Our entire culture is pornographic. For that reason 100 percent of people have viewed porn, no matter what they say.
Looking in the mirror and seeing portions of the reflection of Jesus in ourselves should not automatically lead to pride. Rather it should be the building block of genuinely appropriating a healthy view of who we are as saints of God. Too few Christians get that.
I take those quizzes because they are silly and fun. And have no bearing on reality-proven handily by the fact that one quiz proclaims me most like Aragorn.!
Got nothing at all to do with my real self-view whatsoever.
See my reply to David Knepprath.
I believe the quizzes can be taken and not inflict self harm on your self-view, but there are crazy people in the world (like myself) who still need to ask why. Why do people find enjoyment in said silly activities? However seriously you personally take the results is beside the point, I think Dan is on to something in discovering the root cause.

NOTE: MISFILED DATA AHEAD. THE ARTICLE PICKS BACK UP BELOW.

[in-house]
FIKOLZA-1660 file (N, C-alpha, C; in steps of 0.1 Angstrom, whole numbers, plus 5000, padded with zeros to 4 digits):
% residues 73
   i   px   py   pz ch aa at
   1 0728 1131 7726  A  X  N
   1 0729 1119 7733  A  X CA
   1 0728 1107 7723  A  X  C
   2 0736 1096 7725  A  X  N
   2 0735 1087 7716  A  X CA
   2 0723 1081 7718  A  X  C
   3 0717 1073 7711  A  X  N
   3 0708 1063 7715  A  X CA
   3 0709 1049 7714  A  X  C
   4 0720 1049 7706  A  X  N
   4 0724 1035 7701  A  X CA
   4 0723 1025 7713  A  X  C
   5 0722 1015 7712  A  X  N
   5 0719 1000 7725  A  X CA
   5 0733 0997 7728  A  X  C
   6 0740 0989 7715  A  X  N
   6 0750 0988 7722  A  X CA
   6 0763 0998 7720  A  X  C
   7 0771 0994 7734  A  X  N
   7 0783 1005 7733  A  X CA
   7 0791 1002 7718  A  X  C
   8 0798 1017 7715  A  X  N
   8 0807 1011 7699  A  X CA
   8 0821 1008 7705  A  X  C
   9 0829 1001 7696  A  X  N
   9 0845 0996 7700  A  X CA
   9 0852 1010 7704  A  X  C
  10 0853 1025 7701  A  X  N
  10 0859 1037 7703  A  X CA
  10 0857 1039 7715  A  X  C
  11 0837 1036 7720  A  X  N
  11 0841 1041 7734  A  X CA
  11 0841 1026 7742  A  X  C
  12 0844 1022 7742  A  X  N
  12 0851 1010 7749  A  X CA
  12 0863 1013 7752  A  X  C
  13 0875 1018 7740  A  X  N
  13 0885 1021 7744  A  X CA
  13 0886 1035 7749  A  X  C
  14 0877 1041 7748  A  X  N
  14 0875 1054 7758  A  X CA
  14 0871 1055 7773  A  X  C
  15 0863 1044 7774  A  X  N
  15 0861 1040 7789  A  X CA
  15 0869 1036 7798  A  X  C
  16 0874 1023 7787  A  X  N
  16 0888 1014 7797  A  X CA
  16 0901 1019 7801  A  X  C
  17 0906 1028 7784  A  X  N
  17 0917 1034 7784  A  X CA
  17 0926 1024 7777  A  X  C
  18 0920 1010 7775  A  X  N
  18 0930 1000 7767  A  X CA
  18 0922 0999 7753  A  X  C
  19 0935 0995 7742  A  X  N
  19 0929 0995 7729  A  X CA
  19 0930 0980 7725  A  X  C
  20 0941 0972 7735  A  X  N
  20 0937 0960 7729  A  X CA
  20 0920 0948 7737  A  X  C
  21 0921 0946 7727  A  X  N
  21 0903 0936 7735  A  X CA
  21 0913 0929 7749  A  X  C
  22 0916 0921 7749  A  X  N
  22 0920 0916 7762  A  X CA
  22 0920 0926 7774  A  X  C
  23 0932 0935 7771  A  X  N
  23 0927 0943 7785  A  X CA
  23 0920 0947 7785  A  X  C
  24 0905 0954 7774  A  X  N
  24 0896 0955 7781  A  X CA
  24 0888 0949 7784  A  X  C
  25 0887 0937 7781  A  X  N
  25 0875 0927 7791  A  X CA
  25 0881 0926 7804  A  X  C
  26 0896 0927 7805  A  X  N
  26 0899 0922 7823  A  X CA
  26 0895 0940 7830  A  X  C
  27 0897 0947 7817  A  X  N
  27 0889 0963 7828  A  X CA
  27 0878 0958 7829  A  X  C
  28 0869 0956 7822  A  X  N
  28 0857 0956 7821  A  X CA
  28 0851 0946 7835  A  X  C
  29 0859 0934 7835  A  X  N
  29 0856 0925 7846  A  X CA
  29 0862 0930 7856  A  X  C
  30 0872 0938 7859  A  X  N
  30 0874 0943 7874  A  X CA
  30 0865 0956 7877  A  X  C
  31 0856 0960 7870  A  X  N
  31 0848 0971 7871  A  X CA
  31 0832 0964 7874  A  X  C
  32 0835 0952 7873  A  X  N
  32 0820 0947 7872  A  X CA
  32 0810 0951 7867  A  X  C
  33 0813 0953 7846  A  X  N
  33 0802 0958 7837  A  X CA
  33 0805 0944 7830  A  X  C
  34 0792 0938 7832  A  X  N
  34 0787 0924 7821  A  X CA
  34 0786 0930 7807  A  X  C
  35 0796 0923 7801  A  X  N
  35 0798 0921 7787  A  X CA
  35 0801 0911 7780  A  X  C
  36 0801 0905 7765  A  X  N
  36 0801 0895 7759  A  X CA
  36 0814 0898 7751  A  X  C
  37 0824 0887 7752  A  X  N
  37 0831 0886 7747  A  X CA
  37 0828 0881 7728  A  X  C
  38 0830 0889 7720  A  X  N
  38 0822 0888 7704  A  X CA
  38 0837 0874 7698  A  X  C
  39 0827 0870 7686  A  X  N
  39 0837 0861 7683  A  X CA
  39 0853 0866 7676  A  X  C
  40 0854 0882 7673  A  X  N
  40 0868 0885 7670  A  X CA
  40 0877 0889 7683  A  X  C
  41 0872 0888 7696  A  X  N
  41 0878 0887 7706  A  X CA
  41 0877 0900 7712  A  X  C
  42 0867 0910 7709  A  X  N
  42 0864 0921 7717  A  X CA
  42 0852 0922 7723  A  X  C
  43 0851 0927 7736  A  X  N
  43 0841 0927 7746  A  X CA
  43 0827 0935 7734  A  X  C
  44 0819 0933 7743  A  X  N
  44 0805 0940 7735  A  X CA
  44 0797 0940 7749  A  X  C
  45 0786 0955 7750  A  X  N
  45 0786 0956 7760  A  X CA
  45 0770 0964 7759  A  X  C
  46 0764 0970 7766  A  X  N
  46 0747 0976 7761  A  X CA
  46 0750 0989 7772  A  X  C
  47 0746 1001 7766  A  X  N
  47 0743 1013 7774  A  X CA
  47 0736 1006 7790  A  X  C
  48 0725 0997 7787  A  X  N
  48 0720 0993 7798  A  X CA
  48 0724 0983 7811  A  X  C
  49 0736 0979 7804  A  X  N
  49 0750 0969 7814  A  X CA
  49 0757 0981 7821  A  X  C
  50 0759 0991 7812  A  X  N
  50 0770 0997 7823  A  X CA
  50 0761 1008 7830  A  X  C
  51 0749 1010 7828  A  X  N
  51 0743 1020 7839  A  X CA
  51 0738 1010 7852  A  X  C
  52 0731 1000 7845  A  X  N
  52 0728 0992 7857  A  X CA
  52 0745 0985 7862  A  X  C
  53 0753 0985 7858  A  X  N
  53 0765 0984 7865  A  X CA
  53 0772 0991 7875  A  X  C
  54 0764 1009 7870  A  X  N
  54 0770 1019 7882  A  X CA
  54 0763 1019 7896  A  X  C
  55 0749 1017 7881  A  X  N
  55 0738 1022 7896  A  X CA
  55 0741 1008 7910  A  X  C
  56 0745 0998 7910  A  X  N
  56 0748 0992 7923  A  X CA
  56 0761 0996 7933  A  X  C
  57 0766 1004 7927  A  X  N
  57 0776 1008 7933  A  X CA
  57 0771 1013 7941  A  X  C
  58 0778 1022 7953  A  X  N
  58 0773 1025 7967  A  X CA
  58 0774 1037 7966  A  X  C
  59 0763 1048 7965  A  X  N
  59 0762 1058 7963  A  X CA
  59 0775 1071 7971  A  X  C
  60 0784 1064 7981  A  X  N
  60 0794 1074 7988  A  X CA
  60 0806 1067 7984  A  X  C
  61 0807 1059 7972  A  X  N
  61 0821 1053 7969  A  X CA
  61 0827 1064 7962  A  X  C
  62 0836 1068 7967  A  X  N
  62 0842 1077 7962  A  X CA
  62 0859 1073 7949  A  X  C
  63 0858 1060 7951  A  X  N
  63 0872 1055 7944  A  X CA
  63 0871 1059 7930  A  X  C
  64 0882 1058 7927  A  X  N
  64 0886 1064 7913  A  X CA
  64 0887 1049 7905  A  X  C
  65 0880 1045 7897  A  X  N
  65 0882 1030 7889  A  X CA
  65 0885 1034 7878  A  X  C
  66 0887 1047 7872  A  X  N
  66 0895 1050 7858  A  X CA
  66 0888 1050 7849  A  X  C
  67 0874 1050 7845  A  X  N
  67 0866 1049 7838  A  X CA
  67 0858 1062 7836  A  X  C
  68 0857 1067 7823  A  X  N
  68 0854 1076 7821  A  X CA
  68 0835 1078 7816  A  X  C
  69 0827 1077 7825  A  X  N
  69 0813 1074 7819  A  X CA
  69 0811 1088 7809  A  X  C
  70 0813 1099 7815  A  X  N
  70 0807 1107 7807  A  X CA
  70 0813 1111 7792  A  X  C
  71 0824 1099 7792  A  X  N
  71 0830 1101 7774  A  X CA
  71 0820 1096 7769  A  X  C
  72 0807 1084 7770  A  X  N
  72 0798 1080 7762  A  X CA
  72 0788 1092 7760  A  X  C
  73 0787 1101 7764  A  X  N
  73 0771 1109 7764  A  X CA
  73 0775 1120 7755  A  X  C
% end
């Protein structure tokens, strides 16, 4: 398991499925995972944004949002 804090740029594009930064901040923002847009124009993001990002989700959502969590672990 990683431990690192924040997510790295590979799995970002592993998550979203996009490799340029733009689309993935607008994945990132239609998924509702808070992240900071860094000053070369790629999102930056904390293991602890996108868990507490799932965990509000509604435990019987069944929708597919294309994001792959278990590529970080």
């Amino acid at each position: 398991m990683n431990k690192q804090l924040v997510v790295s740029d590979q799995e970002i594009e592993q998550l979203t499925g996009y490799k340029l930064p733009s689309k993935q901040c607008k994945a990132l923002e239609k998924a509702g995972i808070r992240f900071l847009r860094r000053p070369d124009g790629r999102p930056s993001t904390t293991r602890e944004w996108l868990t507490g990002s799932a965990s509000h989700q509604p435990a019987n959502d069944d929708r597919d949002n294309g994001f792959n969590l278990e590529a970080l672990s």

Yes. All I am asking is why. What is the lure? Why do we like to take these tests?
I think for many of us, we want these tests to reveal that we are like the person/place/thing that we most want to be like. Why not take our identity from Jesus instead of a test like this?
I think I may understand what you mean. Some people rightly come to the understanding that they are sinners when Jesus calls. But then they seem to fall in love with that state of recognition, to fall in love with grace, and then forget to pick up their cross and follow Christ.
Actually, I am saying the opposite. Many Christians look in the mirror and see nothing but a sinner. They need to start seeing saints who look like Jesus.
Good, challenging word, Dan; I linked to it today.
i am thinking
we think too much
You should not be reading Dan’s blog then. 😛